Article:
As far as infrastructure development goes, something the Canadian government frequently boasts about, this is what Senlis had to say: "CIDA stated that they have given 18.5 Million Canadian dollars towards Kandahar infrastructure development. We found evidence of 5 Million Canadian dollars having been transferred to Kandahar. During the period of this research we were able to visit one CIDA-funded project in this category: CIDA is funding the construction of a new bridge in Kandahar. Construction on the bridge began earlier this year and is expected to continue for just over two years. This is a potential example of important development progress that puts local Afghans to work. According to workers interviewed at the site however, there is no accident or medical insurance included for the workers so that if they are injured on the job, they are replaced without compensation. Also, children were seen as part of the construction work force."

In regards to refugees and displaced persons Senlis stated, "We had previously raised deep concerns and questions with regard to the large numbers of Afghans living in informal conditions through Kandahar province who had fled fighting, bombing, drought and crop eradication. It was confirmed that the largest refugees settlement in Kandahar province has not received food aid since March 2006. We were unable to find comprehensive programs for these groups of people. CIDA uses at least five different bureaucratic categories for hungry or starving people in Kandahar and if Afghans are unfortunate enough to fall into the wrong category, they go without aid. As stated above we were not able to validate any widespread CIDA food aid program in Kandahar."

Something else to consider is the role CIDA played in support of the coup to overthrow the democratically elected government of Jean-Bertrand Aristide in Haiti in 2004. The American, Canadian, and French backed interim government of Gerard Latortue was qucik to seek a complete rehaul of the administration with the appointment of brand new ministers and the recall of ambassadors mainly from Caricom neighbour countries. The then Deputy Minister of "justice" in Haiti during the interim phase was Phillipe Vixamar, an employee of CIDA, who was given his position by CIDA, and oversaw the illegal arrest and detention of political prisoners, and the release of notorious right-wing paramilitary death squad leaders. I also found out from an Ottawa based activist from Haiti Solidarity group, that top CIDA officials in 2004 during the coup were pulling strings behind the scenes to urge the interim government to sign on to an IADB(Inter-American Development Bank) or IMF(International Monetary Fund) economic package. It is completely unconstitutional for an interim government to sign on to any sort of economic agreement, contract, or package, economic or otherwise, yet CIDA officials were actively pushing for this, evidence that in contrast to their lofty development goals, and contradictory to the agency's vocation of democratic governance, a people's right to self-determination is clearly not on CIDA's list of top priorities.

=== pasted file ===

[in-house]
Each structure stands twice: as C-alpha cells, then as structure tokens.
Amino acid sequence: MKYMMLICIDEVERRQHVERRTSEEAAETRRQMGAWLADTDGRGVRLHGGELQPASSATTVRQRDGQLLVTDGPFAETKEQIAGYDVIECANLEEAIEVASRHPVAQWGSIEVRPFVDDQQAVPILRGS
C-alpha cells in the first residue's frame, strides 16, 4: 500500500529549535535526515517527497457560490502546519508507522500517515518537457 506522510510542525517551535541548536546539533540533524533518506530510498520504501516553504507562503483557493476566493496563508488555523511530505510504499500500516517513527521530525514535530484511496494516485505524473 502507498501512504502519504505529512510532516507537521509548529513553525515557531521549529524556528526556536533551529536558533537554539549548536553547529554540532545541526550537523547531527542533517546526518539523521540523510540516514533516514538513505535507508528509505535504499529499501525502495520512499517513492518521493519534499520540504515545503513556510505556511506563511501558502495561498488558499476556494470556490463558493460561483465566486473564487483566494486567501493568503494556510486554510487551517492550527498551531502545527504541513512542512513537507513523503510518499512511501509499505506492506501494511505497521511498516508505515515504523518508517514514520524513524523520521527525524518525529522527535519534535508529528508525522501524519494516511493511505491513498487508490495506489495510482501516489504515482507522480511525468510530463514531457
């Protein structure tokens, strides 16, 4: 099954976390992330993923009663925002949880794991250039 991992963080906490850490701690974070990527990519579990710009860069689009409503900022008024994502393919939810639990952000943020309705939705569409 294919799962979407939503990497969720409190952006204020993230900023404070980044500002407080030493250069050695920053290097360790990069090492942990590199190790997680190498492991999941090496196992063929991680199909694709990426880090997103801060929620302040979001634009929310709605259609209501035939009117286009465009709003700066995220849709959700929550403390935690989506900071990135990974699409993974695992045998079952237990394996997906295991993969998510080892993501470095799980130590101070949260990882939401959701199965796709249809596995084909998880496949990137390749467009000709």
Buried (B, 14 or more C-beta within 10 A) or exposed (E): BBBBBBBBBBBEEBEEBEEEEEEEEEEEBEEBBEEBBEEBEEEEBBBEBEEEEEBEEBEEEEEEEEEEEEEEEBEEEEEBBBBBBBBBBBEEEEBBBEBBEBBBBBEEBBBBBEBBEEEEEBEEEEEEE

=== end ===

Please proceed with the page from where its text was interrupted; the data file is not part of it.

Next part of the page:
When talking about Canada's role in Afghanistan supporters of the mission are always quick to mention the crucial role Canada is playing in the development of infrastructure, the building of bridges, an aspect of the mission both Canadian soldiers and CIDA are suppossedly involved with. I had a conversation the other day with a Canadian soldier who had been stationed in Afghanistan, and he told me he strongly supported the mission, that he believed it was a good mission, "what about the bridges they're building?" he told me. These fantastic bridges are something I hear about quite often, but if that is the only thing they have to boast about, then there is reason to seriously question the human objectives of Canada's mission in Afghanistan. CIDA's official list of priorities in addition to poverty reduction, democratic governance, health, basic education, equality between women and men, and environmental sustainability, also includes PRIVATE SECTOR DEVELOPMENT. This is simply not compatible with CIDA's humanitarian principles because private sector development is not synonymous with human growth. The fact that Canadian efforts in Afghanistan have been very successful at building bridges to facilitate the implementation of neo-liberal policies, is very far from indicating that the mission is an honest and altruist one.